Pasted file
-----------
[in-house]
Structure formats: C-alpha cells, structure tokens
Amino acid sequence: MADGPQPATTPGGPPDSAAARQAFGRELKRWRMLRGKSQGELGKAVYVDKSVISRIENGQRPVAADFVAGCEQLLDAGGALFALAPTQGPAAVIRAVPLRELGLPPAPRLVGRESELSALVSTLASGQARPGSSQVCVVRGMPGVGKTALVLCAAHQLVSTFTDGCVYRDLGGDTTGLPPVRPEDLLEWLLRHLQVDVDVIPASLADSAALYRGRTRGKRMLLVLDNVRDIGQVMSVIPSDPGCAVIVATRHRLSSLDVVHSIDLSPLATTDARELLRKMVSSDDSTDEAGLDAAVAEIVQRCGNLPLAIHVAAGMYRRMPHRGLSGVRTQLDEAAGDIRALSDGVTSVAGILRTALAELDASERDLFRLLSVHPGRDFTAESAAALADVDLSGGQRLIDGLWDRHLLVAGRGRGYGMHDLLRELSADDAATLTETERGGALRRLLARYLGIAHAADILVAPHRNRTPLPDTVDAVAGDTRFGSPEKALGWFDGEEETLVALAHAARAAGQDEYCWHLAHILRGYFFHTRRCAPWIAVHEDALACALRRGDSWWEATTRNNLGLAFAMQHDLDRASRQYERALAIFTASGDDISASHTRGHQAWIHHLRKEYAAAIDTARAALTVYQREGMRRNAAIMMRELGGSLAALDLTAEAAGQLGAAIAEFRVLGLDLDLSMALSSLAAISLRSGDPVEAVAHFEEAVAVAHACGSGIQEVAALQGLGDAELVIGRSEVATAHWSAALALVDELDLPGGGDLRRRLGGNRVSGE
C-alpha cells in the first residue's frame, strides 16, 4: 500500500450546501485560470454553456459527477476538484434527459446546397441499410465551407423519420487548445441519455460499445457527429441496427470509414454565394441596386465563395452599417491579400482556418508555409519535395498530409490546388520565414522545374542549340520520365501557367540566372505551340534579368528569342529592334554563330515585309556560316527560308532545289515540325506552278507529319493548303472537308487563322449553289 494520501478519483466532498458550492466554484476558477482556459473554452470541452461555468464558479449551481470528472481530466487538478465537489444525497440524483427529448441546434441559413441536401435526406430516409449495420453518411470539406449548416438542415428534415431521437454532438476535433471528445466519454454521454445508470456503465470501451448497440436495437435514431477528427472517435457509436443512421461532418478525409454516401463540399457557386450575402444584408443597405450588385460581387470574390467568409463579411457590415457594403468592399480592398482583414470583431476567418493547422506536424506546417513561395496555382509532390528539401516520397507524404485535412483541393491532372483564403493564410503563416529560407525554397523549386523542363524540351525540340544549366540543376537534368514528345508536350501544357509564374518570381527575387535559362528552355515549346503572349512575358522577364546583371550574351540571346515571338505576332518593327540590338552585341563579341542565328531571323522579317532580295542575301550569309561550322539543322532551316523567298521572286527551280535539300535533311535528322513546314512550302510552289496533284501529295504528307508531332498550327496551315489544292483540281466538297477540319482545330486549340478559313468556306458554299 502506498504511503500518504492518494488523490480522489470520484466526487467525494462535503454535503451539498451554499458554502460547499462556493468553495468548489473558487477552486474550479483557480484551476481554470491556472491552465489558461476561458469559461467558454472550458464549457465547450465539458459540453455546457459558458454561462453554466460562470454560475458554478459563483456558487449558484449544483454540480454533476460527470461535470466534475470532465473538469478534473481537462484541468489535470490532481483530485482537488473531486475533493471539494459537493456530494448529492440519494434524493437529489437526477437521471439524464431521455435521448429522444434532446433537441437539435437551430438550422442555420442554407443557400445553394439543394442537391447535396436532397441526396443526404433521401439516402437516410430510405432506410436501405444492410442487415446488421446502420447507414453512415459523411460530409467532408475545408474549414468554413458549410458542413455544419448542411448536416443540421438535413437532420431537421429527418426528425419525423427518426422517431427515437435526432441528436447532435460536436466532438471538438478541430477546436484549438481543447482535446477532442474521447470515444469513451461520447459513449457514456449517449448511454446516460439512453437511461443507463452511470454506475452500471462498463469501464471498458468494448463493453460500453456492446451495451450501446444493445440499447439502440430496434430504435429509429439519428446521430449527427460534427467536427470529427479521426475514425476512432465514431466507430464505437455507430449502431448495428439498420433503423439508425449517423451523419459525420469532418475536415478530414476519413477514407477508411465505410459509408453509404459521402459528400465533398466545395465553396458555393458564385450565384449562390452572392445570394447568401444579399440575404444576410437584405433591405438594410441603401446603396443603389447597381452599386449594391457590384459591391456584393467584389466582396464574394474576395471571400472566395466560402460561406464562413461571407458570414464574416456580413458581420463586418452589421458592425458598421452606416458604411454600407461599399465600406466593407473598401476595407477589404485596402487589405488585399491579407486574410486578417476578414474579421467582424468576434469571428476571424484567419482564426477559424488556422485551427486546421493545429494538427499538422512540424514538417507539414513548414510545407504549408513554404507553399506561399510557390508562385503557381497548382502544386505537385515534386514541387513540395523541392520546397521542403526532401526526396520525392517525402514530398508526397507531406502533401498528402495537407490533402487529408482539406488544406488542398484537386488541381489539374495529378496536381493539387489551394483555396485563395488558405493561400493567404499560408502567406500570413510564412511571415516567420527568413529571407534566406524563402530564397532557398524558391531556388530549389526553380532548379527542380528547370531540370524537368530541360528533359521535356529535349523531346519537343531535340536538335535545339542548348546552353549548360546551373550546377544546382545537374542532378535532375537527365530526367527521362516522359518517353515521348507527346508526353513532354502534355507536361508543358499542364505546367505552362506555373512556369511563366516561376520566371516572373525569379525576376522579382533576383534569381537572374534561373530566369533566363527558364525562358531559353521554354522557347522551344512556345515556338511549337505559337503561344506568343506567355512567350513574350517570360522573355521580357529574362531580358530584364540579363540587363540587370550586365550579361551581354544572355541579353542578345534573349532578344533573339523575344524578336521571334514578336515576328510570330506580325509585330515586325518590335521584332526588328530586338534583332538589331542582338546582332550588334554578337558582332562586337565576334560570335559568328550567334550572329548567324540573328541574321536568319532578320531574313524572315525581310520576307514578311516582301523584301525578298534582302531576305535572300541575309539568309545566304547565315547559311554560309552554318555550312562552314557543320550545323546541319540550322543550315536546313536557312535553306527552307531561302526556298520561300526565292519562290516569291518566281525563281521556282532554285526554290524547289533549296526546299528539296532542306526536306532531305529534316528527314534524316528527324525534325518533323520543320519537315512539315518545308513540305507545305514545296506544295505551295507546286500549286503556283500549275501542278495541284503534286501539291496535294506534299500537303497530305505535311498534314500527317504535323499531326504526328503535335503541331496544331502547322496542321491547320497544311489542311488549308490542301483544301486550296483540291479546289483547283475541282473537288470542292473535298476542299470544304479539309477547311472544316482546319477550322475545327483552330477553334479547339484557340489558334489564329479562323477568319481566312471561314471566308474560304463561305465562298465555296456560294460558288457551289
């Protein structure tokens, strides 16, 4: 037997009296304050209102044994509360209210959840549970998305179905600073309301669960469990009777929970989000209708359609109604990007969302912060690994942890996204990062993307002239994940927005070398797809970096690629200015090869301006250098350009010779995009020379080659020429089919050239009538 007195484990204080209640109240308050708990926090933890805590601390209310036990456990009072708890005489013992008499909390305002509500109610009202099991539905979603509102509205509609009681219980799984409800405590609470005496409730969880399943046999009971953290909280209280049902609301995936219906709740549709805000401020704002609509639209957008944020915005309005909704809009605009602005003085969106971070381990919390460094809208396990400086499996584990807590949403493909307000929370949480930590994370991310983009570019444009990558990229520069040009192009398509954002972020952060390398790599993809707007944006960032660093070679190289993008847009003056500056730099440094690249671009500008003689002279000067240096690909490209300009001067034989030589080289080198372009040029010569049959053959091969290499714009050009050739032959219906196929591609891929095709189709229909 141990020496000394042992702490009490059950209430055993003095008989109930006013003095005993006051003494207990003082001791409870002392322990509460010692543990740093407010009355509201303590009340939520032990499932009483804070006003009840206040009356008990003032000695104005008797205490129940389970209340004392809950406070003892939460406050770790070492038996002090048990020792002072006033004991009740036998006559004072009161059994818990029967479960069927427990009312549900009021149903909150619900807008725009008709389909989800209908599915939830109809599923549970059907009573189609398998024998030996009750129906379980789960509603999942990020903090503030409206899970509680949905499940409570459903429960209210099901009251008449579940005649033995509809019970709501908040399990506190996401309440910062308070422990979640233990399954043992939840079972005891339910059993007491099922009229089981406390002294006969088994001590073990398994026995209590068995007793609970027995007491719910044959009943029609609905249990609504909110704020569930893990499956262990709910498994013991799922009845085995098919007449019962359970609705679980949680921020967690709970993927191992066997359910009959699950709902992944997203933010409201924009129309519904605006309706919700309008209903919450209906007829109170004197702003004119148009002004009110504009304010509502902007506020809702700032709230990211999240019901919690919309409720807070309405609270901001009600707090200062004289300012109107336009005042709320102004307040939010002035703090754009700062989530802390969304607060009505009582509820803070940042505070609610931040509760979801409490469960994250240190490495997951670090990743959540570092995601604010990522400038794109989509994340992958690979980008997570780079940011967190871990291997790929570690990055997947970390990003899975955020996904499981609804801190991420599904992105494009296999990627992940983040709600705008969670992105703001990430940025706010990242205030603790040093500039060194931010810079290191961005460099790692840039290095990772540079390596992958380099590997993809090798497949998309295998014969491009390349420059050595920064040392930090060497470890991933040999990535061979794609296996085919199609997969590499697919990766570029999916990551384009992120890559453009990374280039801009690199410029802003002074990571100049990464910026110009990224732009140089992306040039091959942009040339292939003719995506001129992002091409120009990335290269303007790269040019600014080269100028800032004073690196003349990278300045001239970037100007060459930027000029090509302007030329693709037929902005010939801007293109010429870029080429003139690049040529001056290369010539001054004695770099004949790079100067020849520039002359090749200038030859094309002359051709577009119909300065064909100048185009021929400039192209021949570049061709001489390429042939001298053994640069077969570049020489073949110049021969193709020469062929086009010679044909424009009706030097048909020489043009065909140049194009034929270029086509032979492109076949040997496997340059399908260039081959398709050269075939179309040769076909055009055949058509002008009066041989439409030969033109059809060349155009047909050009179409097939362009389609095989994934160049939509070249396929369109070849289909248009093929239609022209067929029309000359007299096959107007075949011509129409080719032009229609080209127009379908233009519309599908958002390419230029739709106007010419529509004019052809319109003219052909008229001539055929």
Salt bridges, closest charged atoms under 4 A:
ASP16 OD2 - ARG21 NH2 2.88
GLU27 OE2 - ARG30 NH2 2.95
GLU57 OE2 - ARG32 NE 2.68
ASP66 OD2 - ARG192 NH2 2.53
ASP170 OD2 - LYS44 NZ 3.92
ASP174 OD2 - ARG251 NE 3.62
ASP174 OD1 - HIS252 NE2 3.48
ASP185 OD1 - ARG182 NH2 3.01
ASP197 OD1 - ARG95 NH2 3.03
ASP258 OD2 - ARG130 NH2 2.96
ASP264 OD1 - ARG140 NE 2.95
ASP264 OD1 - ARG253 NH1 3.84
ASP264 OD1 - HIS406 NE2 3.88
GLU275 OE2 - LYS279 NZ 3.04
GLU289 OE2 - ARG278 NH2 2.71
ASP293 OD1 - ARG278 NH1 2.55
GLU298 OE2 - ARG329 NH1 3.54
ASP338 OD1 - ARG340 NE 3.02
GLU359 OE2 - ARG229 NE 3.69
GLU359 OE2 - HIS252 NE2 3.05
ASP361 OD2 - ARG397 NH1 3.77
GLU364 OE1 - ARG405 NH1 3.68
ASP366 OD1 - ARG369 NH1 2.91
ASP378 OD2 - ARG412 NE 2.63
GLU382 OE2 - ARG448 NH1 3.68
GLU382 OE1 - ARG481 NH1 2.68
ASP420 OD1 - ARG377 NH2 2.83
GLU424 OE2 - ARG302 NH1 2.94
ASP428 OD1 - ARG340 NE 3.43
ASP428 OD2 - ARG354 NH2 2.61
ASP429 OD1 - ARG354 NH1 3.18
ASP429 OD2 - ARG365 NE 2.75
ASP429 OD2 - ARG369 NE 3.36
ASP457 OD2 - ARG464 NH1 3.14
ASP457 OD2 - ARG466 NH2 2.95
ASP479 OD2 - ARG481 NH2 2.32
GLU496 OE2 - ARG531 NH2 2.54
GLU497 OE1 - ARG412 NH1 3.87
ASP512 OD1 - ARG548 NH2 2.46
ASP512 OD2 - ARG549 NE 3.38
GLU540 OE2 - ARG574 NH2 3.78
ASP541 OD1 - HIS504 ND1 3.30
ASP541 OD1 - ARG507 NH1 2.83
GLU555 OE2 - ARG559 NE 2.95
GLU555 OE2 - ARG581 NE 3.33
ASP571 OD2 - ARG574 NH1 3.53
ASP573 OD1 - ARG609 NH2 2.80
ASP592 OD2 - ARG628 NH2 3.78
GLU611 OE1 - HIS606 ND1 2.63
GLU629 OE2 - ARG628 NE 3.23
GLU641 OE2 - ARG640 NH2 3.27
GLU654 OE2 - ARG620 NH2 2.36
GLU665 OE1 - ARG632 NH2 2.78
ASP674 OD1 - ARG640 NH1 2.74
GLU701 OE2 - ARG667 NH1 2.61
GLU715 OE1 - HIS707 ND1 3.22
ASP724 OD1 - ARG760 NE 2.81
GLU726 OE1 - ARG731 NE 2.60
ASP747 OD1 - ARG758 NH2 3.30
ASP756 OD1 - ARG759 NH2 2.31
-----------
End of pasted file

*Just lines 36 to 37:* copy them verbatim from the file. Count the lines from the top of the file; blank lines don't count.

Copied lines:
ASP428 OD2 - ARG354 NH2 2.61
ASP429 OD1 - ARG354 NH1 3.18